Row, row, row your boat,
Gently down the stream.
Merrily, merrily, merrily, merrily,
Life is but a dream.
If life is nothing more substantial than a dream, as this old nursery rhyme suggests—and as Buddhism teaches—then why should we take it seriously?
But we do take it seriously. We row not with but against life’s current, a current that often seems swift and treacherous. We tug at the oars, struggle and sweat, swerve to avoid rocks and eddies, fearing that at any moment we might capsize and drown—because, eventually, we will. So this dream of life becomes a nightmare from which we cannot awaken.
According to the ancient legend, after years of painful and desperate searching, an Indian prince named Gautama did exactly this—he woke up—and was afterwards known as the Buddha, the Awakened One. He helped others to do the same, and over the centuries, as Buddhism spread through Asia, this experience of awakening has retained its place at the center of Buddhist study and practice.
But what does it mean to say that Prince Gautama “woke up?”
The concept of awakening is predicated on the idea that before he became the Buddha, Gautama was in some sense asleep and dreaming. This trope is at the heart of Buddhism and even appears in the Upanishads, a collection of Sanskrit texts that predate Buddhism by centuries. The conviction that birth and death are an illusion (Skt., maya) has served as the pivot point around which turn all the philosophies and practices that make up the spiritual life of India. In the words of the Diamond Sutra (author’s translation):
All the things of this world should be seen as
A phantom’s mask,
A shooting star, a guttering flame .
A sorcerer’s trick, a bubble swept
On a swiftly moving stream.
A flash of lightning among dark clouds.
A drop of dew,
From the Buddhist point of view, the dream is real in a sense—it is a real dream—but its true nature is veiled as it masquerades as waking life. When I’m dreaming, I experience myself as an individual moving through a world populated with objects and people separate from me. But the truth is that there is no real difference between the “I” and the objects or other people—it’s all an effect of the imagination, a vivid fantasy. To be lost in a dream means, then, to be unaware that the perceived distinction between “me” and “not me” is an illusion created by the mind.
So it is that when I wake up in the morning I say to myself, It was all just a dream, and I marvel at how profoundly I was deceived while I slept. Then I get out of bed and go about my business. The fact that only hours before I was wholly betrayed by my mind—taking imagination for reality—does not, as a rule, provoke me to question the contours of my waking life and its fundamental distinction between self and other.
This is somewhat curious. Where do I derive this unreflective confidence that I and my world are exactly what they seem to be even though I am routinely misled in my dreams? What would it require to shake my certainty that things are not as they appear?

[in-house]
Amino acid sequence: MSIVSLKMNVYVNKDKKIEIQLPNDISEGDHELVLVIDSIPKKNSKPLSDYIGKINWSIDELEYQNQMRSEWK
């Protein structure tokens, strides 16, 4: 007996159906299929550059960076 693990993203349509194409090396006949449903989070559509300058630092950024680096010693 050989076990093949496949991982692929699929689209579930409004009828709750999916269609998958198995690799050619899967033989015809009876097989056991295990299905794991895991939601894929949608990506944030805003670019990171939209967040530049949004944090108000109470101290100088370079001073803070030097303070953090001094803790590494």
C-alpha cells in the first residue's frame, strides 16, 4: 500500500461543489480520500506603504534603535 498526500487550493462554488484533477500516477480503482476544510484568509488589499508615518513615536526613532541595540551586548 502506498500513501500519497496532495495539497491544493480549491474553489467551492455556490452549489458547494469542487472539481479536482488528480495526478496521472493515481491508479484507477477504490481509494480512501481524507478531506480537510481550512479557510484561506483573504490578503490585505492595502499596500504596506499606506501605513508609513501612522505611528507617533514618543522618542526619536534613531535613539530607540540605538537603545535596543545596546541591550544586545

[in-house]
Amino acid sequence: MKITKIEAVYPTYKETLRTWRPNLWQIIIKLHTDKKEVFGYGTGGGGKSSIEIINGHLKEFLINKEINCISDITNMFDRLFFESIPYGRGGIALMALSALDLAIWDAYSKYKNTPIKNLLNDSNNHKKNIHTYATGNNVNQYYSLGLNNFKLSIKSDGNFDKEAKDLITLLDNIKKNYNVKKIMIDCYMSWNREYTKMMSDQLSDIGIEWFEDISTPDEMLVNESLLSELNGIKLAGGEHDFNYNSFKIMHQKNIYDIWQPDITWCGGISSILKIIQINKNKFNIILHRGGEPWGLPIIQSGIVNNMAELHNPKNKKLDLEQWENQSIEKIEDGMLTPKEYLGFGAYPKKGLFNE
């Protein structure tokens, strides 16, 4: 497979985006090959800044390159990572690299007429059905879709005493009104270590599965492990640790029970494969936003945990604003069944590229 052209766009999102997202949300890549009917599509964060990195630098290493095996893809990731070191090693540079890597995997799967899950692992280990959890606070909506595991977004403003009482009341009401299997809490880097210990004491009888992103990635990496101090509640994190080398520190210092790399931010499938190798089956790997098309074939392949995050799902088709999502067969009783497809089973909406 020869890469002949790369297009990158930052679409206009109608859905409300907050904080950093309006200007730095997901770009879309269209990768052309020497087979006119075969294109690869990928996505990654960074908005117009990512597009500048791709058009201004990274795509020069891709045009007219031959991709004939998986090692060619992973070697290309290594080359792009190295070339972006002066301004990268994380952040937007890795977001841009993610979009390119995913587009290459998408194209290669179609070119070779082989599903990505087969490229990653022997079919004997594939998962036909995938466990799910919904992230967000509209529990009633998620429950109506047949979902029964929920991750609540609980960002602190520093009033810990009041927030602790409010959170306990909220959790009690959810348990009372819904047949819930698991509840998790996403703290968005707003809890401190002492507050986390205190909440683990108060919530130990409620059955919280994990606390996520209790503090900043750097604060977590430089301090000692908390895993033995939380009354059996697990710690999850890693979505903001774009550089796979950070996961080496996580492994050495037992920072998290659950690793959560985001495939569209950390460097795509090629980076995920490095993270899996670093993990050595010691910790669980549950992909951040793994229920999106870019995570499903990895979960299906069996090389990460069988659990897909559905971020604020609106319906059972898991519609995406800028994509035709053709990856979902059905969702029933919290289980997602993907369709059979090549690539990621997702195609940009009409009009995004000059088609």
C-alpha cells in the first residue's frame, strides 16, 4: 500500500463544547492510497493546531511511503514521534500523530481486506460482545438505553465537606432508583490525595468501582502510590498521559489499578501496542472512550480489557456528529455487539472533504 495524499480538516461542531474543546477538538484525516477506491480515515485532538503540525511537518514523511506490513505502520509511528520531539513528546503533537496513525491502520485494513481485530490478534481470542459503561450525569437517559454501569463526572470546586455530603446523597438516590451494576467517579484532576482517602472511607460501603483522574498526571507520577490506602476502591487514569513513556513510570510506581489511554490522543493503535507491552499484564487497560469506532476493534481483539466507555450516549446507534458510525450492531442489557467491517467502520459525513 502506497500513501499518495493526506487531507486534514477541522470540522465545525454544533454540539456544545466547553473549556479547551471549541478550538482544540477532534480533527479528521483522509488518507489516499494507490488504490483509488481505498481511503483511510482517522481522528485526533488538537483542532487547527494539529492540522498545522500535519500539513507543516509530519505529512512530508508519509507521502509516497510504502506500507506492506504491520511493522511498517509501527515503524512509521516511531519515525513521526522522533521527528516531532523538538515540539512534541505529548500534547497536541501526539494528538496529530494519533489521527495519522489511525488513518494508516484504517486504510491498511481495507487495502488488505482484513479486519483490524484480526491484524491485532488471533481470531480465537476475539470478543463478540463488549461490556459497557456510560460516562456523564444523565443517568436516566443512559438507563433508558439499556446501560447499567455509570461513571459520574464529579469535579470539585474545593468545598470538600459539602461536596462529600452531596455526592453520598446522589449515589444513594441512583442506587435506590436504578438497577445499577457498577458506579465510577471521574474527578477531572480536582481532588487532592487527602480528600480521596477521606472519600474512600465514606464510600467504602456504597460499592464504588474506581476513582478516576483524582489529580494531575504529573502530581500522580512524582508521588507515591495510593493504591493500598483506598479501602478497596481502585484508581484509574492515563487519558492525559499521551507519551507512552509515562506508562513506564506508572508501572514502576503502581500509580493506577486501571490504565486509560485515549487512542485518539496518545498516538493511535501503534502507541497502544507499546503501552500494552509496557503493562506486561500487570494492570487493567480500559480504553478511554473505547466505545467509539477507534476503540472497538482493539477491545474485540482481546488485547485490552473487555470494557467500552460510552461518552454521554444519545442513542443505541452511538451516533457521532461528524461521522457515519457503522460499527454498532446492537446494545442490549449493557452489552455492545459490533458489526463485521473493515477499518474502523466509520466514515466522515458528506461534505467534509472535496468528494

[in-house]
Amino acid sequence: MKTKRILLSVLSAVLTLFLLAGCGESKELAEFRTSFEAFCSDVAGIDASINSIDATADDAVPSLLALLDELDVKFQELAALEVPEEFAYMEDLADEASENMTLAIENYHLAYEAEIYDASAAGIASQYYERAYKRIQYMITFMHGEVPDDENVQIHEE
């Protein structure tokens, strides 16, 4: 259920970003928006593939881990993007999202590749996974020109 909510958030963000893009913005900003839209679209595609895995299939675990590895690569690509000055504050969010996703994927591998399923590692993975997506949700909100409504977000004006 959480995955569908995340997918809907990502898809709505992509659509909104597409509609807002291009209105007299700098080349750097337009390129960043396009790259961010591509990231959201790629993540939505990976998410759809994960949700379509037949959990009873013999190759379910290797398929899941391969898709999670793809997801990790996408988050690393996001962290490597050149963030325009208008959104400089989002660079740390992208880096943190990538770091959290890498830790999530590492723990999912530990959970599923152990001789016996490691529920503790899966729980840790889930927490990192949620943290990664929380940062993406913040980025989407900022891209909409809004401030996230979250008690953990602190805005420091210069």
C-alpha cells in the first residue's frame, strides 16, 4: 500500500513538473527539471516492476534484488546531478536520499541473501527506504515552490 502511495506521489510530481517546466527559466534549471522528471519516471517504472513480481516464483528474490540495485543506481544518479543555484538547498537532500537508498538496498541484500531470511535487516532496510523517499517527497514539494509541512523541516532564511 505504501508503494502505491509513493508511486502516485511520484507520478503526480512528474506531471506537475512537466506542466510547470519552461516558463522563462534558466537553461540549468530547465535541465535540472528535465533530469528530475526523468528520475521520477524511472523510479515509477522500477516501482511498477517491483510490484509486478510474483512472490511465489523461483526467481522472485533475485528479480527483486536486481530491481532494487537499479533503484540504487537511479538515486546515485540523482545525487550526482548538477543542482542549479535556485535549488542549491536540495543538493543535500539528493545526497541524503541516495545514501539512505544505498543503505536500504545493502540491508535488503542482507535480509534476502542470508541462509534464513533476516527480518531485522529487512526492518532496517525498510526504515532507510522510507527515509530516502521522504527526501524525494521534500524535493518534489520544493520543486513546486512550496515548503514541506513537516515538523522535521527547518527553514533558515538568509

Related: Waking from a Crazy Dream
Consider, from this perspective, the peculiar experience that psychologists refer to as a “false awakening”:
[False Awakenings] can take a number of distinct forms, but in all of these a person believes that he has woken up when he has not. Thus the dreamer may appear to awake realistically in his own bedroom and finds his room, which may seem to be familiar in all its details, around him; and if he does not realize that he is dreaming, a more or less plausible representation of the process of dressing, breakfasting and setting off to work may then follow… the environment often appears to be meticulously realistic and the dreamer in a fairly rational state of mind. (Green & McCreery 1994: 65)
Some years ago I talked with a woman who had experienced three false awakenings in a row, one after another. In the first, her alarm sounded, she reached over and turned it off, lay still for a moment, realized she was dreaming, then slipped back into dreamless sleep. In the second, she turned off the alarm, got out of bed, put on her slippers and was half way down the hall when all over again she realized she was dreaming then drifted back into deep sleep. The third time she got all the way to the bathroom and was brushing her teeth when she chanced to look up and saw no reflection in the mirror—just the vacant, polished glass where her face should have been. Immediately she awoke, again, startled, and this time found herself lying in bed. She told me she lay there for quite a while after that, recalling the previous dream episodes, examining her hands, scanning the room for clues. At last, she got up and started her day. And there she was, only a few hours later, telling me all of this.
“How do you know?” I began, hesitantly. “I mean, how did you know, the last time it happened, that you were really awake?”
She shrugged her shoulders and grinned sheepishly. “I couldn’t just lie there forever.”
The border between waking and dream is notoriously porous, as is the border between memory and imagination. It would be more accurate to speak of an “interface” than a “border.” But to speak in this way immediately suggests a number of troubling reflections about the nature of reality as conventionally defined through reference to the waking state.
The first thing to notice, in this regard, is that the difference between waking and dreaming is not a simple matter of reality versus unreality. As the psychologist and philosopher William James pointed out over a century ago in The Varieties of Religious Experience, a dream may be misleading, but it is, after all, undeniably real as a type of first person experience, similar in this respect to the experience of seeing a hallucination or a mirage. And the dreamer is not necessarily fooled. Just as I can see the pool of water on the road ahead and know it for the mirage that it is, it is also possible to dream and simultaneously know that I am dreaming. The woman I mentioned above, for example, realized that she was dreaming at some point in each of her false awakening experiences. So-called lucid dreams are, in fact, relatively common.
Here’s an example, drawn from my own experience:
I once found myself caught up in a weird sensation that things were not as they appeared to be. The setting at the time was picturesque, but otherwise not especially provocative. I was standing at one end of a spacious room lined with windows opening onto a mountain valley that extended for miles into the distance. I was looking out the windows when it occurred to me that I might be dreaming. Nothing in particular was unusual, yet something was not quite right.
How could I could I confirm my suspicion? I had read about lucid dreams, but never myself had had the experience. One of the books suggested that if I think that I might be dreaming, I can test the hypothesis by attempting to do something I wouldn’t be able to do in waking life. Preferably something safe, like levitation. So I turned my attention to a vase that was sitting on a nearby table. Summoning the invisible force of my will, I commanded the vase to move.